Without doubt, one singular standout display at Washington DC’s Smithsonian Museum is the legendary Hope Diamond. Thousands of visitors flock to the Harry Winston Gallery there each year to catch a glimpse of this hypnotic blue stone.
Recognized around the globe, this 45.52 carat VS1, natural fancy deep grayish-blue cushion jewel is a rarity for more reasons than its entrancing deep blue hue. Its home since 1958 has been our nation’s great museum; fortunate for the millions who’ve traveled far to see it. But it hasn’t always enjoyed such a quiet life of retirement.
This sparkler started out its journey as did other diamonds of its day. At one time, all diamonds were sourced from India’s legendary Golconda region. Historians place its discovery from the Kollur mine in the Guntur District (India). It was said to have been recut from the French Blue around 1791-1792 during the French Revolution.
The sensational diamond that was eventually to be named the Hope Diamond began when the French merchant-explorer, Jean Baptiste Tavernier, purchased it as a 112 3/16 carat somewhat crudely cut triangular shaped stone. The paper trail becomes obscure for quite some time after that.
In the 19th century, the diamond turned up as an entry in the gem collection catalog of a Mr. Henry Philip Hope. Following his death in 1839, the jewel went to his nephew Henry Thomas Hope and then to the nephew’s grandson Lord Francis Hope. In 1901 Lord Francis Hope sold the stone to pay off his debts, but the name stuck.
The Hope Diamond’s richly colorful history, as recounted in numerous accounts includes time in the French Crown Jewels, then a daring theft, a couple of re-cuttings, on to an English King, and later a wealthy American socialite. All along the way, its air of mystery increased as did its claims of a foreboding curse or two.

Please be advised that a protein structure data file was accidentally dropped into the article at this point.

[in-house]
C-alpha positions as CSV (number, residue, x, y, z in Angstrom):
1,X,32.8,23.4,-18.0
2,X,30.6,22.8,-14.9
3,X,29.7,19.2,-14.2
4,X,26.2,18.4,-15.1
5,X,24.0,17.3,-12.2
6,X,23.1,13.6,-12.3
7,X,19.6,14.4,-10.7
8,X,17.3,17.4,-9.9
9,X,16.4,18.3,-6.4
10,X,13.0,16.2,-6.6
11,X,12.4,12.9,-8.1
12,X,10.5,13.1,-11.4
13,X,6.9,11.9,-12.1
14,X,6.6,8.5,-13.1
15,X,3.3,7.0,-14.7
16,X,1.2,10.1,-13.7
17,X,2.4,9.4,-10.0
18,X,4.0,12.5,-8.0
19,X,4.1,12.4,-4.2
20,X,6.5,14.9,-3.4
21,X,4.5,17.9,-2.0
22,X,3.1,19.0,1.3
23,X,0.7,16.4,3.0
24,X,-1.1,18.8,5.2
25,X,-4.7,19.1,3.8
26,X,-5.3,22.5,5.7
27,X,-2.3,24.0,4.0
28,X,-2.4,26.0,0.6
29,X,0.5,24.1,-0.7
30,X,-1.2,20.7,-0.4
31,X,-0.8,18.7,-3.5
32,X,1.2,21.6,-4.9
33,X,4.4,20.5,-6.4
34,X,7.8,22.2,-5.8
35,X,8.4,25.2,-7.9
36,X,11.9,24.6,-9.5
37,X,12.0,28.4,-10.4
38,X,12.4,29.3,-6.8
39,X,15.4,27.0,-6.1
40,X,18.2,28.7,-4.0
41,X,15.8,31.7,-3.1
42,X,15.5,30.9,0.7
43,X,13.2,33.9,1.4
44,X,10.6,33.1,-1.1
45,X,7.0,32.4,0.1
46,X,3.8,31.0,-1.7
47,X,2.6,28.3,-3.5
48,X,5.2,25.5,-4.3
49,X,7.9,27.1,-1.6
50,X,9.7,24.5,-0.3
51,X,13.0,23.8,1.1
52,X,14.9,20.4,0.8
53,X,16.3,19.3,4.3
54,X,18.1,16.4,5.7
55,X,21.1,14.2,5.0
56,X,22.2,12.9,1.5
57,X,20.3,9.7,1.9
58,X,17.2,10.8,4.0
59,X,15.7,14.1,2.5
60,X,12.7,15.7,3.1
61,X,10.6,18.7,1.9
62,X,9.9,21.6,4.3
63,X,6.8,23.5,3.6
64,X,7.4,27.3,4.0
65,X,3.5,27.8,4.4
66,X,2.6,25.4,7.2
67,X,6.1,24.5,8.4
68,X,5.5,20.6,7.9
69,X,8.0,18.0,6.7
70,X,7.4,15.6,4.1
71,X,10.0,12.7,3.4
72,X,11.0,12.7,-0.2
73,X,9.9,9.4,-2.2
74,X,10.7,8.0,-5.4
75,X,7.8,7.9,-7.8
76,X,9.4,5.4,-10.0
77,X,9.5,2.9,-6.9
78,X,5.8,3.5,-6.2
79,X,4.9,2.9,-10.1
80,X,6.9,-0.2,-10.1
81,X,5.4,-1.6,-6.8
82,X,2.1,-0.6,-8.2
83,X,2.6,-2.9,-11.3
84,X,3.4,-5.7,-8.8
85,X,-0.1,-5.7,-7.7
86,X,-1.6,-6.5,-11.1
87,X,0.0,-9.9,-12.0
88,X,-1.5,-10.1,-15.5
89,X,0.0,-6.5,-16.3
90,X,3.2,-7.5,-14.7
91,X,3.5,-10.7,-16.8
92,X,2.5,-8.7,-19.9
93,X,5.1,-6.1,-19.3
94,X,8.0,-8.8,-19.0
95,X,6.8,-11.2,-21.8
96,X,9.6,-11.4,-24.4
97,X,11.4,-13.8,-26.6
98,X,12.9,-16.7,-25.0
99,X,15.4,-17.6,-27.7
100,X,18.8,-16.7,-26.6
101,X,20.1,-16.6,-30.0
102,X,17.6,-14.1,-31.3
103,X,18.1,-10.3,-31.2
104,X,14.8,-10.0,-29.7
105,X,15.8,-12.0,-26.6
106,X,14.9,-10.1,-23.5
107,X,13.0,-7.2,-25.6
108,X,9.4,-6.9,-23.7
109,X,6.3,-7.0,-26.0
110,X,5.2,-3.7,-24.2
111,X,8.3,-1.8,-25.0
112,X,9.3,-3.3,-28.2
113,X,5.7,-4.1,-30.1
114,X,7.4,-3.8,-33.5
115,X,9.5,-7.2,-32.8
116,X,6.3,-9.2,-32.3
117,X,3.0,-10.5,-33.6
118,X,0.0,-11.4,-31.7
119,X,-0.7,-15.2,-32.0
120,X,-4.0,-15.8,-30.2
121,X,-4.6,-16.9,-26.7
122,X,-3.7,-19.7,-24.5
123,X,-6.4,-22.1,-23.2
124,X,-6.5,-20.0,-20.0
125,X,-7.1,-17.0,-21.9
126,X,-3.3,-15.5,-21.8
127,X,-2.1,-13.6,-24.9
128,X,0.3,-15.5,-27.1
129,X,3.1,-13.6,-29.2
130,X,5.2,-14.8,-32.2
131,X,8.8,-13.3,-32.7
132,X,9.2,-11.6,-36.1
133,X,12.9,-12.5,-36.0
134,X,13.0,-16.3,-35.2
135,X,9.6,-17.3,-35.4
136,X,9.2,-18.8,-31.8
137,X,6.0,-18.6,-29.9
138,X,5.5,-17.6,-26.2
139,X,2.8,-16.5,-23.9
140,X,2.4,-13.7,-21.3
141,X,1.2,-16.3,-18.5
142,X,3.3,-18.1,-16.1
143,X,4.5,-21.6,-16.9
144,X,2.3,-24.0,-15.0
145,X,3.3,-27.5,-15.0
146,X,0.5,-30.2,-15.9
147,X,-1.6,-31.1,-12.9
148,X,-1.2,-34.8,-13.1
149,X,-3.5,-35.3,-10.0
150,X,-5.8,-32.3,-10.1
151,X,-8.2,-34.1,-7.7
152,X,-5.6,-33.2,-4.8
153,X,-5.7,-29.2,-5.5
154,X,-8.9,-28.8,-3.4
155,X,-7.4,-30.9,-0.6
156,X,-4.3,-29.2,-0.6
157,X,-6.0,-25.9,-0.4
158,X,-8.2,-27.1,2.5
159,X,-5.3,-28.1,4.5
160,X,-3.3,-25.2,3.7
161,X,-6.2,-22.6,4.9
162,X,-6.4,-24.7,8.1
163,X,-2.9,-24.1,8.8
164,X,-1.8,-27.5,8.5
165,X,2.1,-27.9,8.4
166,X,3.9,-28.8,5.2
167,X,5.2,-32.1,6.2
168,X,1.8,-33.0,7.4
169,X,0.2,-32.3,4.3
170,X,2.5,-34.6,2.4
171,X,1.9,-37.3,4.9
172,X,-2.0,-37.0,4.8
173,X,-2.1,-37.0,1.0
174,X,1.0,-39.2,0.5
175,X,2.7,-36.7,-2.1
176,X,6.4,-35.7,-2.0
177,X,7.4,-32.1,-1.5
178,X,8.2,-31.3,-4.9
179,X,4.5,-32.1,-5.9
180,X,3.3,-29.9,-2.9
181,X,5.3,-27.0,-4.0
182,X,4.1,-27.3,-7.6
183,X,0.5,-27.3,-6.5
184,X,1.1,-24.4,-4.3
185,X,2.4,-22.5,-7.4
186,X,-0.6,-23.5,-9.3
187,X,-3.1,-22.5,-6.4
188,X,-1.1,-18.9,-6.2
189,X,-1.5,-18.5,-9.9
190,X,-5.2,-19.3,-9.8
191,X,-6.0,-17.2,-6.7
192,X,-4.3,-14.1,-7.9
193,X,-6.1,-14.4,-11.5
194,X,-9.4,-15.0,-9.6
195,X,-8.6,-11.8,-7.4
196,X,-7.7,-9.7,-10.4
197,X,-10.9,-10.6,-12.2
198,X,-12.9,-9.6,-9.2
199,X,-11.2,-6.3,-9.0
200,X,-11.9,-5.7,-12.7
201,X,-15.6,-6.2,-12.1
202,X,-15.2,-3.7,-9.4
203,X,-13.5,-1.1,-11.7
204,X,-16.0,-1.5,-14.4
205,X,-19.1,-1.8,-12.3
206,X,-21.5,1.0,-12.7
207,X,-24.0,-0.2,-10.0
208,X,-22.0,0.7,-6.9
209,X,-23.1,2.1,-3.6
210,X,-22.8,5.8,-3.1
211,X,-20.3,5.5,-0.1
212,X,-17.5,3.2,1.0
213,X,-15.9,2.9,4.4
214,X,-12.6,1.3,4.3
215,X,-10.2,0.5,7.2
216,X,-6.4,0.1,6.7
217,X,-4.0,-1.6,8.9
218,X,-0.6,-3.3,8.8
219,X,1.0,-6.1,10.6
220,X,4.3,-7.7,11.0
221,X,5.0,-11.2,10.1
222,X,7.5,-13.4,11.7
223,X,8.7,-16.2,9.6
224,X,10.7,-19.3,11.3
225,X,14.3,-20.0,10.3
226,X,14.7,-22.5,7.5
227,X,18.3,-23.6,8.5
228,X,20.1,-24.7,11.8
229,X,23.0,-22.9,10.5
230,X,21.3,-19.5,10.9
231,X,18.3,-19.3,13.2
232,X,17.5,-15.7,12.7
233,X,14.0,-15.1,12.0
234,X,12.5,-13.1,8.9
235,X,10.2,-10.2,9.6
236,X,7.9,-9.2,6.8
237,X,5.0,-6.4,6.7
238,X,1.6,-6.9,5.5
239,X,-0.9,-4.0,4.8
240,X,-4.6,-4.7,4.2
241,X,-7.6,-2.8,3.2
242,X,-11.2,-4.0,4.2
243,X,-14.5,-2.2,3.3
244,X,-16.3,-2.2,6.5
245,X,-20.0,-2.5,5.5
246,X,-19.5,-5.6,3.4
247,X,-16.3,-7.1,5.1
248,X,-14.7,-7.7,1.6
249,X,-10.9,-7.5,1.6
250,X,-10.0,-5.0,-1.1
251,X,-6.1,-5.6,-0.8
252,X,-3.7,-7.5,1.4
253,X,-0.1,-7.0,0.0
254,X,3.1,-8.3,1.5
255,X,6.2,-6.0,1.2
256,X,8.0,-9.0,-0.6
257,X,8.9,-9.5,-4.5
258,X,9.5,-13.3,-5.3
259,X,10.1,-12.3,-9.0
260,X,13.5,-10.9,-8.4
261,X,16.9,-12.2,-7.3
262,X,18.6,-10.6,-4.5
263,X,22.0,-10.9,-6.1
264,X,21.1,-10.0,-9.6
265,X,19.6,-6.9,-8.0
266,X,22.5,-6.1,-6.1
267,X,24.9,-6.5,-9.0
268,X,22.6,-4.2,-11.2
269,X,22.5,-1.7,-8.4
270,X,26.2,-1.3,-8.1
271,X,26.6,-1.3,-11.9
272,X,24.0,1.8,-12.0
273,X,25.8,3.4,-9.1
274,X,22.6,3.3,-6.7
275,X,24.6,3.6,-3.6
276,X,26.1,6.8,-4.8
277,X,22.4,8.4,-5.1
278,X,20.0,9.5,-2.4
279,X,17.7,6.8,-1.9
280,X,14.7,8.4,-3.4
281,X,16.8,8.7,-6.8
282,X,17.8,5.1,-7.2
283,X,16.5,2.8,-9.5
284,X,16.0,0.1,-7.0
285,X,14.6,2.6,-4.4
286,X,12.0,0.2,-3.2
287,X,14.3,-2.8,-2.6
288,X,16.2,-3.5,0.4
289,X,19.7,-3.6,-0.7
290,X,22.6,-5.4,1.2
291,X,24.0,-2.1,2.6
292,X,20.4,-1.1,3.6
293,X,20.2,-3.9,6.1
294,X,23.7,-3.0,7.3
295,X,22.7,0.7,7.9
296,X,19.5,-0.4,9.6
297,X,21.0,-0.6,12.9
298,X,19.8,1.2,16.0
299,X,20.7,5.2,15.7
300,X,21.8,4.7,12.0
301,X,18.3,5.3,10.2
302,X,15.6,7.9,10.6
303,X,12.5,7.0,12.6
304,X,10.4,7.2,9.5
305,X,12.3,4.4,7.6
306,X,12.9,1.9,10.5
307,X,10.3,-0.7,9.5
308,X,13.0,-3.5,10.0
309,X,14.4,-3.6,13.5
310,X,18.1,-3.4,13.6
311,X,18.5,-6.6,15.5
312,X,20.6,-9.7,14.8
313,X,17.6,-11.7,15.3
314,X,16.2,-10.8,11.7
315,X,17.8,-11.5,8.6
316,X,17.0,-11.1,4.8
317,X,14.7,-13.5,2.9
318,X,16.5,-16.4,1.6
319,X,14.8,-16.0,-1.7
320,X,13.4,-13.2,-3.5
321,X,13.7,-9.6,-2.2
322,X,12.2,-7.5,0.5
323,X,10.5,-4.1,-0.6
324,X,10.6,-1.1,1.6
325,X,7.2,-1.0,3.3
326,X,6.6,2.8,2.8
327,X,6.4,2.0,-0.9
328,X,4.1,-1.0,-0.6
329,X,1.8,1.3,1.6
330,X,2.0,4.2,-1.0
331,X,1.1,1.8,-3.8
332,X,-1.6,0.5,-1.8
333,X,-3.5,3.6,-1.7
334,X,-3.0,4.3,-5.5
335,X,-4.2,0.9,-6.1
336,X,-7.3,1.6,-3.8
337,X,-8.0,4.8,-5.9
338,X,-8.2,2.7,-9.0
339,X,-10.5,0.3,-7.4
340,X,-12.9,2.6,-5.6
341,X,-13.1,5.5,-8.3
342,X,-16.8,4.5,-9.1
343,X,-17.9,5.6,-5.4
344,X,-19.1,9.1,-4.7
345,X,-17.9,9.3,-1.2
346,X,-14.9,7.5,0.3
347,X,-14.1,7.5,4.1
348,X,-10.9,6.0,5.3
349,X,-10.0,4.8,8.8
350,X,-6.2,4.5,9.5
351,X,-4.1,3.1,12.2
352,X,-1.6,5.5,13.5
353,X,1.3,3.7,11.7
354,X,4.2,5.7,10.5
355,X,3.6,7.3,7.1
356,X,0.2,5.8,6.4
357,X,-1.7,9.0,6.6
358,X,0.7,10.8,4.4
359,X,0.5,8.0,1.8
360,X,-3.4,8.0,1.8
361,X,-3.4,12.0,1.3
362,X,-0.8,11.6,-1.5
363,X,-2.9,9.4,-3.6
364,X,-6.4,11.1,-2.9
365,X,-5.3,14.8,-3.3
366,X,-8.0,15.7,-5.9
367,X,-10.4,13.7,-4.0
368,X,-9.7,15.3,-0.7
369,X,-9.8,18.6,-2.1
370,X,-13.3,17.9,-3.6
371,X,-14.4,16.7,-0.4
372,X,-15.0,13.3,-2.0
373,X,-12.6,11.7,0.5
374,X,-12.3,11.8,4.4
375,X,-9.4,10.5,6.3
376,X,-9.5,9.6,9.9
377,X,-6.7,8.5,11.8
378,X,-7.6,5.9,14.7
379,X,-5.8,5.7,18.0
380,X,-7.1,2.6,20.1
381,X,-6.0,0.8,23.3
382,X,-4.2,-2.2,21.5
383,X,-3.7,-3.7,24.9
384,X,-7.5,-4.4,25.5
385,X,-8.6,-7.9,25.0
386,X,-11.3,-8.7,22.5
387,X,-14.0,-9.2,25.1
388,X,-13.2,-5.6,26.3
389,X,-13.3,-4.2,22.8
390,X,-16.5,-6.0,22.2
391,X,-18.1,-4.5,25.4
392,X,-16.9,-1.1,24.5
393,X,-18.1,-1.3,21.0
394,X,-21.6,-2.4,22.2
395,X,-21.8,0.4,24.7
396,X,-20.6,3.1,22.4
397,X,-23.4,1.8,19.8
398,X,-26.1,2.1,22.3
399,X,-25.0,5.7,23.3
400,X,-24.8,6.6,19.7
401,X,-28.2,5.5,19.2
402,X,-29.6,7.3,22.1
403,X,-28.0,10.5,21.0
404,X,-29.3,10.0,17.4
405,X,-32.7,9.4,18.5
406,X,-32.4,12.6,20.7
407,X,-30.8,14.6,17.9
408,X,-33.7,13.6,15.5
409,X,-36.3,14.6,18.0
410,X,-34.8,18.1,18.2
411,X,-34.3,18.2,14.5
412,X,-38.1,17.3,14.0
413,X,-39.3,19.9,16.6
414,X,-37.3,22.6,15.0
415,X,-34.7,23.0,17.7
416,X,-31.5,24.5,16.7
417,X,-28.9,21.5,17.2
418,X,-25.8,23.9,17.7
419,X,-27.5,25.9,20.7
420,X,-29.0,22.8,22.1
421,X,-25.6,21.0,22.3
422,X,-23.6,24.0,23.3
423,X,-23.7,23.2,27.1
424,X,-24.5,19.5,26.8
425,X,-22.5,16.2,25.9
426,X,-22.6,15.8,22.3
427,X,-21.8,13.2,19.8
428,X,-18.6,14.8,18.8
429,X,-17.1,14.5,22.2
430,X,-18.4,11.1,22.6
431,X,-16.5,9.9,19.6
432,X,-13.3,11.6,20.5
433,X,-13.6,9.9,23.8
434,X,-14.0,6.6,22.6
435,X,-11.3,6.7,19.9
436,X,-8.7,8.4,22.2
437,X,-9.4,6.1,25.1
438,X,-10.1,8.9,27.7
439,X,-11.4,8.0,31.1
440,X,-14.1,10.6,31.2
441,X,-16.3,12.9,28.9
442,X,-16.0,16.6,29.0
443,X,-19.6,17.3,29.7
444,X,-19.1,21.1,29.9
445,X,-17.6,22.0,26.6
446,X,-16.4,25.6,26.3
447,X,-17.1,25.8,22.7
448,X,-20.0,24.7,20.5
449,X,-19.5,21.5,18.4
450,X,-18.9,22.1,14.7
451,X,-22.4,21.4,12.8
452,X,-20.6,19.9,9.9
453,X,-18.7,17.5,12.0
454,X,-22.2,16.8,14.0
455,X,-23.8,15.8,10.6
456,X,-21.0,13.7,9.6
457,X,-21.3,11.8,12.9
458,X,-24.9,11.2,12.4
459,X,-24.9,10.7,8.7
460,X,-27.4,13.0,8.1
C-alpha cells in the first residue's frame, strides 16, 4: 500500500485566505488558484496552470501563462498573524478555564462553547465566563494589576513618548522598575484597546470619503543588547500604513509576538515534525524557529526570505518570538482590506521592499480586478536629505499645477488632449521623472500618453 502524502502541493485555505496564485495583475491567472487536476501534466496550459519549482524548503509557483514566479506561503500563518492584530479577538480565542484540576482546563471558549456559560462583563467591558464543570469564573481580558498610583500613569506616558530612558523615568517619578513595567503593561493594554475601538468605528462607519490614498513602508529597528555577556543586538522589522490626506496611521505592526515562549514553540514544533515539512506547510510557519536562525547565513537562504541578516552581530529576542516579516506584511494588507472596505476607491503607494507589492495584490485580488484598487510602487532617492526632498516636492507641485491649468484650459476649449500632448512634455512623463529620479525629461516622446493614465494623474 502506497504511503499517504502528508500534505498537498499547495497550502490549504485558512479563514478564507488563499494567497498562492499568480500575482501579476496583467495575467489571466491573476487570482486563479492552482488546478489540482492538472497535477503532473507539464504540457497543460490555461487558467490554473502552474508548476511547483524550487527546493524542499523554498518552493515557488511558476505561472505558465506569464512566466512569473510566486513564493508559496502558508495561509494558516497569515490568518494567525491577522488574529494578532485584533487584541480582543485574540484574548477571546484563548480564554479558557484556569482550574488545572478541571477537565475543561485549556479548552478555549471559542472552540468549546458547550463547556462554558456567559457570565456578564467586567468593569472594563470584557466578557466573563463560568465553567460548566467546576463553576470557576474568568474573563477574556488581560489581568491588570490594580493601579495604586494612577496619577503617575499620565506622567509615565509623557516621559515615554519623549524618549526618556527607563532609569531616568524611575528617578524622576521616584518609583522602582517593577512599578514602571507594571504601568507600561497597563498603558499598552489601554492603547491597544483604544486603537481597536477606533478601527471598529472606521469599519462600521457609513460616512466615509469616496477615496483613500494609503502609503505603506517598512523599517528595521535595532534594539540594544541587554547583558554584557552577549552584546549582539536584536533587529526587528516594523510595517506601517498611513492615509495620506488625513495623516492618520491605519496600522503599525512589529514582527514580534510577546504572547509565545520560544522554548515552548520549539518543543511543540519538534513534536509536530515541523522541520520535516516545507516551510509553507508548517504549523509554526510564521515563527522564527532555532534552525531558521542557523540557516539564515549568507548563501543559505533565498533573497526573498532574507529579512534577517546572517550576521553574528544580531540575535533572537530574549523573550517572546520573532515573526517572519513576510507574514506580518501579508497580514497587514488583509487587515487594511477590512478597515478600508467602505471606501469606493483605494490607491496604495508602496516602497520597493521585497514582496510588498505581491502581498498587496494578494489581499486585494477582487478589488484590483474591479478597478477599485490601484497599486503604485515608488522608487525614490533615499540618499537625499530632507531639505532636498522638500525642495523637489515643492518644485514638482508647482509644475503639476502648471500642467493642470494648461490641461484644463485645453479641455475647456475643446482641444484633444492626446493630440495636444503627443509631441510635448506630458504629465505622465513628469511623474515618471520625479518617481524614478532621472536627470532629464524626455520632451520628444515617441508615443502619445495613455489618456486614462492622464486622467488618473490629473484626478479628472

With such an outlandish provenance, it’s hard to imagine that its last private owner would have enjoyed this blue bauble immensely; treating it with what some would regard as careless abandon.
French jeweler Pierre Cartier, one of the founders of the famed house of Cartier acquired the rock in 1910. A talented salesman, Cartier wooed American socialite Evalyn Walsh McLean with its fascinating history, but perhaps forgetting the details of an often unfortunate past that beset previous owners. This little blip caused the sale to take quite a while to complete. But eventually the McLean’s paid $300,000 for the pretty rock.
McLean’s seemingly cavalier attitude towards her priceless jewel spawned countless anecdotes of her carefree laissez-faire with regards to the diamond. She was after all, from a privileged background accustomed to moving in the rarified airs of Washington DC’s highest society.
She wore the Hope Diamond on numerous social occasions to the delight of fellow attendees. Even in her highborn circles, this diamond was a spectacular treasure to behold. It became as much of a celebrity as she.
A certain guest to the McLean’s home once pulled out “something” stuck under the cushions of her deep pillow stuffed sofa. It was the Hope Diamond. “Oh if robbers came in, they’d never look for it there,” McLean shrugged.
A lover of big dogs, she was also known to put the necklace around the neck of one of her big pooches, and let it romp outside with that “choker” on.
“The Hope Diamond in its original pendant must have looked fantastic at parties circa the 1920s, when it hung around the neck of owner Evalyn Walsh McLean’s Great Dane, Mike.” – report in The Wall Street Journal
After McLean’s death, and possibly owing to its unshakable history of bad luck befalling some of its early owners, New York jeweler Harry Winston donated the diamond to the Smithsonian Museum where it can be marveled over by the world without risk of a curse.
Award winning trade journalist and gemologist Diana Jarrett is a Registered Master Valuer Appraiser and a member of the Association of Independent Jewellery Valuers (AIJV). She’s a popular speaker at conferences and trade shows. Jarrett writes for trade and consumer publications, online outlets, her blog: Color-n-Ice, and www.jewelrywebsitedesigners.com. Contact her at email@example.com, visit her website at www.dianajarrett.com, and follow her on Facebook and Twitter (Loupey).